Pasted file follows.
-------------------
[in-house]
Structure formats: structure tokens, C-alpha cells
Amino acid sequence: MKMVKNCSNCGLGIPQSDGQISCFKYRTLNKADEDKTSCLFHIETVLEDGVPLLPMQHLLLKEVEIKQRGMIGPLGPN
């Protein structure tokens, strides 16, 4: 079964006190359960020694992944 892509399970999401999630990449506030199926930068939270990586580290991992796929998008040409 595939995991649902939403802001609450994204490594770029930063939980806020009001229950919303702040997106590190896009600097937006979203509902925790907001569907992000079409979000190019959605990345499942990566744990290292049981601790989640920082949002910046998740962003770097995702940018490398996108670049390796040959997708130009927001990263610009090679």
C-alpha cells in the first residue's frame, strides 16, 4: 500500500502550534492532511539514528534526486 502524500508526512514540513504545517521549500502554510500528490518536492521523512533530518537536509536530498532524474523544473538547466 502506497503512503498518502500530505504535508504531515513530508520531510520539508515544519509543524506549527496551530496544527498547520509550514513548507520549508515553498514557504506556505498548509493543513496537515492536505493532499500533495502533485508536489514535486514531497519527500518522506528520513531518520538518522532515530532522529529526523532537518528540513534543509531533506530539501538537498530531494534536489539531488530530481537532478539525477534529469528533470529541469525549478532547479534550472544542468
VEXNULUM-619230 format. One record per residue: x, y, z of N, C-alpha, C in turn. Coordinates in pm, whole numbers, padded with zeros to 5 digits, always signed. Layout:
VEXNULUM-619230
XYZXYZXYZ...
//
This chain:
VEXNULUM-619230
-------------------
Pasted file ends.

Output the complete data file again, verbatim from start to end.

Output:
[in-house]
Structure formats: structure tokens, C-alpha cells
Amino acid sequence: MKMVKNCSNCGLGIPQSDGQISCFKYRTLNKADEDKTSCLFHIETVLEDGVPLLPMQHLLLKEVEIKQRGMIGPLGPN
């Protein structure tokens, strides 16, 4: 079964006190359960020694992944 892509399970999401999630990449506030199926930068939270990586580290991992796929998008040409 595939995991649902939403802001609450994204490594770029930063939980806020009001229950919303702040997106590190896009600097937006979203509902925790907001569907992000079409979000190019959605990345499942990566744990290292049981601790989640920082949002910046998740962003770097995702940018490398996108670049390796040959997708130009927001990263610009090679």
C-alpha cells in the first residue's frame, strides 16, 4: 500500500502550534492532511539514528534526486 502524500508526512514540513504545517521549500502554510500528490518536492521523512533530518537536509536530498532524474523544473538547466 502506497503512503498518502500530505504535508504531515513530508520531510520539508515544519509543524506549527496551530496544527498547520509550514513548507520549508515553498514557504506556505498548509493543513496537515492536505493532499500533495502533485508536489514535486514531497519527500518522506528520513531518520538518522532515530532522529529526523532537518528540513534543509531533506530539501538537498530531494534536489539531488530530481537532478539525477534529469528533470529541469525549478532547479534550472544542468
VEXNULUM-619230 format. One record per residue: x, y, z of N, C-alpha, C in turn. Coordinates in pm, whole numbers, padded with zeros to 5 digits, always signed. Layout:
VEXNULUM-619230
XYZXYZXYZ...
//
This chain:
VEXNULUM-619230